This year marks the first time in the history of Ukraine that official events on the anniversary of the end of World War II will use a European symbol of red poppy instead of Russian and Soviet symbols. This idea came about as a result of cooperative effort of the Ukrainian Institute of National Memory and the National Television Company of Ukraine (NTCU).
“The memorial day, the day of the surrender of Nazi Germany is approaching. Its traditional symbol, Saint George’s Ribbon, has been permanently compromised over the recent months. We had to find something that would symbolize not a celebration, for war is nothing to celebrate by definition, but memory and sorrow,” the NTCU’s director general Zurab Alasania wrote in his Facebook posting about the history of the symbol’s creation.
Ukrainian design studio 3Z, wholly owned by its only employees Serhii Mishakin and Tania Borzunova, has developed the graphical version of the flower for Ukraine. The designers had a hard task before them – to create a laconic but impressive symbol out of the red poppy. The result can be seen by all as they look at the allusion-provoking symbol, being a red flower and a bullet wound at the same time. The poppy is accompanied by words “Never again” and figures “1939-1945,” standing for war years.
“We faced a peculiar task, as we had to try and use this symbol to move emphasis from the general concept of victory to the suffering of each participant in the war. This is exactly what our main objective was – reflect not the victory of one empire over another, but the tragedy of each person during the war,” graphic designer Mishakin told The Day about his work on the symbol. “Poppy is already in use, for example in Britain since the World War I. We went a little further, painting it as a wound. So, we had to create a symbol for a symbol. We wished to find a concise symbol using simple shapes, one that would be terrible, painful, and understandable to everyone. That is why we used these words, ‘Never again...’ It was pointless pain... It was not just a war, but the death of each individual, and it was important for us to show it up and remind people of it. It is especially important now, for one day we are at work, and another may see us donning helmets, taking arms, and going to die. We must do everything to prevent it.” He adds that “the poppy is a quite popular folk culture symbol. Its colors, too, are in alignment with our culture, as our traditional embroidery is in red and black. It is definitely closer to us than Saint George’s Ribbon,” Mishakin summed up.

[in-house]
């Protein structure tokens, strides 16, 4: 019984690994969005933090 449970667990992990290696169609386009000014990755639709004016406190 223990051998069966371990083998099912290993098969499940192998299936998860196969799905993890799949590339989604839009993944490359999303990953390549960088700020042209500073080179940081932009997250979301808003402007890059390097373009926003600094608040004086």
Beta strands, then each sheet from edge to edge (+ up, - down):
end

APRIL 25, 2014. BRITAIN’S PRINCE WILLIAM AND HIS WIFE CATHERINE, DUCHESS OF CAMBRIDGE, PLACE POPPY FLOWERS INTO THE WORLD WAR ONE WALL OF REMEMBRANCE DURING THEIR VISIT TO THE AUSTRALIAN NATIONAL WAR MEMORIAL ON ANZAC DAY IN CANBERRA / REUTERS photo
Why poppies? This flower is a symbol of memory in many countries. In the beginning, the flower was a symbol of the victims of the World War I, becoming later a symbol of the victims of all wars, including civil ones, from 1914 onwards. The tradition to pin silk and paper red poppies to clothing and use these flowers to honor the fallen soldiers comes from a poem by John McCrae “In Flanders Fields” (1915), which begins: “In Flanders fields the poppies blow / Between the crosses, row on row…” Incidentally, poppy seeds were planted at sites of the greatest battles of the World War I...
Poppy as a symbol is no stranger to Ukraine. Among other things, it is a symbol of sleep and death in our culture. In addition, the folklore has it symbolizing the Cossack blood shed for Ukraine. The Christian tradition, too, says that poppy is a symbol of innocent bloodshed. There is a belief that the first flower grew from drops of blood of the crucified Christ.